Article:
Cuban dictator Fidel Castro exhorts university students
'continue the battle' to prevent nuclear war, Sept. 4.
Fidel Castro Warns Against Attack on Iran By 'Imperialists and Israel'
world hurtling headlong toward a nuclear war? For months, former Cuban dictator
Fidel Castro has been warning that the United States and Israel are planning to
attack Iran - and that as a result of this, a war with untold consequences
would erupt. According to this news item from Cuba's state-run Granma, Castro
warned students of the 'real likelihood that 7 billion human beings would
perish.' [Excerpts were also drawn from state-run Ahora].
Castro said today that the great battle to save the world from a nuclear war could
be won, and the right of all human beings to live could be defended. He said the
result of such a war would be total destruction.
Almost 65 years
after his entry into higher education, the Cuban leader returned to the
University of Havana where, as he's said on many occasions and again this
morning, he became a revolutionary and discovered his true destiny. He then called
on all governments and peoples to safeguard peace, life and the future.
The time available to
humanity to wage this battle is incredibly limited, said the first secretary of
the Central Committee of the Communist Party of Cuba. Referring to the real and
imminent danger of another war in the Middle East, he said the global consequences
are unforeseeable and could be catastrophic.
Dressed in olive green, standing
at the foot of the stature of Alma Mater and before an enthusiastic crowd that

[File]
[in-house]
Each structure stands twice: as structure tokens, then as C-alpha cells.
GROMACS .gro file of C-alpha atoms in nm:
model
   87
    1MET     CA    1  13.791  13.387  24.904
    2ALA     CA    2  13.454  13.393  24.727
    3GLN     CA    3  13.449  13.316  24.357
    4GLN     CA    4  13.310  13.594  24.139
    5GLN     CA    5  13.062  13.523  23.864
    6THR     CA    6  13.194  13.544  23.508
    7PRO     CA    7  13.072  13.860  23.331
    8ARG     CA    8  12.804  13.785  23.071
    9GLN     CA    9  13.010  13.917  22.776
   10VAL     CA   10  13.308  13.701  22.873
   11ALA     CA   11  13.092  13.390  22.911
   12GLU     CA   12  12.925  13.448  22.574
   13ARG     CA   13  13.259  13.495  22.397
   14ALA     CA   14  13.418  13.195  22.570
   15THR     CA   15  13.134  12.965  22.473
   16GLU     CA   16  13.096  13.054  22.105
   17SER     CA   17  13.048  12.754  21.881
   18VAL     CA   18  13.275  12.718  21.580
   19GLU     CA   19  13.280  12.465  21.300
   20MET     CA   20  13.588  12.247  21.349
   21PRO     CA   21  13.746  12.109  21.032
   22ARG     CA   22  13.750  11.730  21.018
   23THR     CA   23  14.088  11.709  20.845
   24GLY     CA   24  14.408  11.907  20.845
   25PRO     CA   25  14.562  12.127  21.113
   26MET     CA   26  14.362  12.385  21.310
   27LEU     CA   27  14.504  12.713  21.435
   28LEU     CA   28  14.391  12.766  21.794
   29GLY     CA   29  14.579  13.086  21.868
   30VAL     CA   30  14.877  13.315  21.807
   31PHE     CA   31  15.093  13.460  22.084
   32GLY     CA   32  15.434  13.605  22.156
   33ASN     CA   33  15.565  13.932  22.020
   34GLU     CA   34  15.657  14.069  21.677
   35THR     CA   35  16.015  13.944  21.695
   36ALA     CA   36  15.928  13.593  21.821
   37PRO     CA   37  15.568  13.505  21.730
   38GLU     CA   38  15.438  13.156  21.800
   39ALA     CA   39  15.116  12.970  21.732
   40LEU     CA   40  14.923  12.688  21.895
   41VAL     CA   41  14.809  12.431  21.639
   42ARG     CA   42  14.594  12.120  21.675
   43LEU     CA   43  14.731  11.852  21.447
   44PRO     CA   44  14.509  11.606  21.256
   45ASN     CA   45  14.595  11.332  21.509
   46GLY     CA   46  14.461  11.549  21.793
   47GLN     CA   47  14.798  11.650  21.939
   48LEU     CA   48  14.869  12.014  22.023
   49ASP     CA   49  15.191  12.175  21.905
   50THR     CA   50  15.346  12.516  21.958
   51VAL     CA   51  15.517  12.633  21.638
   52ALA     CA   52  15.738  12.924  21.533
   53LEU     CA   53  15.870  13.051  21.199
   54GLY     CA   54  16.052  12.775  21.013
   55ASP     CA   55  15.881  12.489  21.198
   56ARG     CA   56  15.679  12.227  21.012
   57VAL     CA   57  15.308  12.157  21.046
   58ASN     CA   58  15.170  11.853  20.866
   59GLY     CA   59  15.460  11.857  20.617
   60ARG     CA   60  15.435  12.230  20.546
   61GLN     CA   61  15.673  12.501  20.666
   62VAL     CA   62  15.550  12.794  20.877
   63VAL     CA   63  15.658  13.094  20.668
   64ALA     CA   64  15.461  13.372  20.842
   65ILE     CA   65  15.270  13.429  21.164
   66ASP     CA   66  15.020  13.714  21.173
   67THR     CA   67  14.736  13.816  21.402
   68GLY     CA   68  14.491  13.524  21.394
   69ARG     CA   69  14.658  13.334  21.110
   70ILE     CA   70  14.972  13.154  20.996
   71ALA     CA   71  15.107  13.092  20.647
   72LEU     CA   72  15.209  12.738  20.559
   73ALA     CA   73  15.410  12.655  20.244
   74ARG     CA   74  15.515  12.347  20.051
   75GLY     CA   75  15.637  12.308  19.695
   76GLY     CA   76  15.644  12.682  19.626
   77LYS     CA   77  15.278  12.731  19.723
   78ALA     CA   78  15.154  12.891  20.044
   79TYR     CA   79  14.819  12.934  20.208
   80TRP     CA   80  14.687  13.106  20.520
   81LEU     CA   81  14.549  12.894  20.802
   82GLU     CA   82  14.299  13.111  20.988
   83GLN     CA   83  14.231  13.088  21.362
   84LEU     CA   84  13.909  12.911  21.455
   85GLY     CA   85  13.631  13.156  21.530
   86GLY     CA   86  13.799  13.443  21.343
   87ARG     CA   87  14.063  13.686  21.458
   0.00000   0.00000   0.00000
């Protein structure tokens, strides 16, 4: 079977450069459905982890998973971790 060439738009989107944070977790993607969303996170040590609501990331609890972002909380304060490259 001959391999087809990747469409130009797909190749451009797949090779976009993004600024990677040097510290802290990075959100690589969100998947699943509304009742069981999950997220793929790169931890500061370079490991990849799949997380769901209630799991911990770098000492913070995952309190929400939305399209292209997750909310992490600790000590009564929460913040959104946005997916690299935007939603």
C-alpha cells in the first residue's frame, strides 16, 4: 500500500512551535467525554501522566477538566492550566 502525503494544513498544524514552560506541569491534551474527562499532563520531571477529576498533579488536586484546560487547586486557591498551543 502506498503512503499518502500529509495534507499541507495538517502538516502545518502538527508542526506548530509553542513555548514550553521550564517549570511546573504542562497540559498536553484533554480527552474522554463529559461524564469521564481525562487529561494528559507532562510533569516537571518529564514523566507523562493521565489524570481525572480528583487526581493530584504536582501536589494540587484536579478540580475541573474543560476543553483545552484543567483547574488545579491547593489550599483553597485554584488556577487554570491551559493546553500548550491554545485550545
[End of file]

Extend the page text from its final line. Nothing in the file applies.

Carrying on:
filled the historic staircase and surrounding areas, Fidel read his message to college
students from Cuba. It was in part a plea for them to fight those who have
imposed a system on the world that is now threatening the very survival of the
planet and humankind.
"We are here to convince,
persuade and prevent a war that would end hope and to demonstrate that a love
for life is everyone's commitment," said Maydel Gómez Lago, president of
the Cuban Federation of University Students.
"Right up to the end, we
will demand the right to life. We do not want to die in this absurd fashion. We
want to fulfill our dreams," emphasized the young woman, who called on U.S.
President Barack Obama to use his power to prevent a war that would be tragedy
She called on all of the
world's students and academics to join this fight, and said, "We have the
right to fight for our future, and a duty to build it. We still have time. Let
us fight for peace, for it would be unpardonable to do anything less."
Yoerky Sánchez Cuéllar, editor
of Alma Mater Magazine - the voice of Cuban university students - also
spoke, but in verse. He demanded that the current occupant of the White House not
only refuse to pull the trigger, but to insist on the destruction of all
"You must listen to Fidel
… who's not being an alarmist or a doomsayer … but who sees that this world could
go in a second … if peace fails to conquer," reflected the young man who
is also a National Assembly of People’s Power deputy.
"Here we are, Commandante
… here are your youth … who feel grateful to see you … the picture of health … to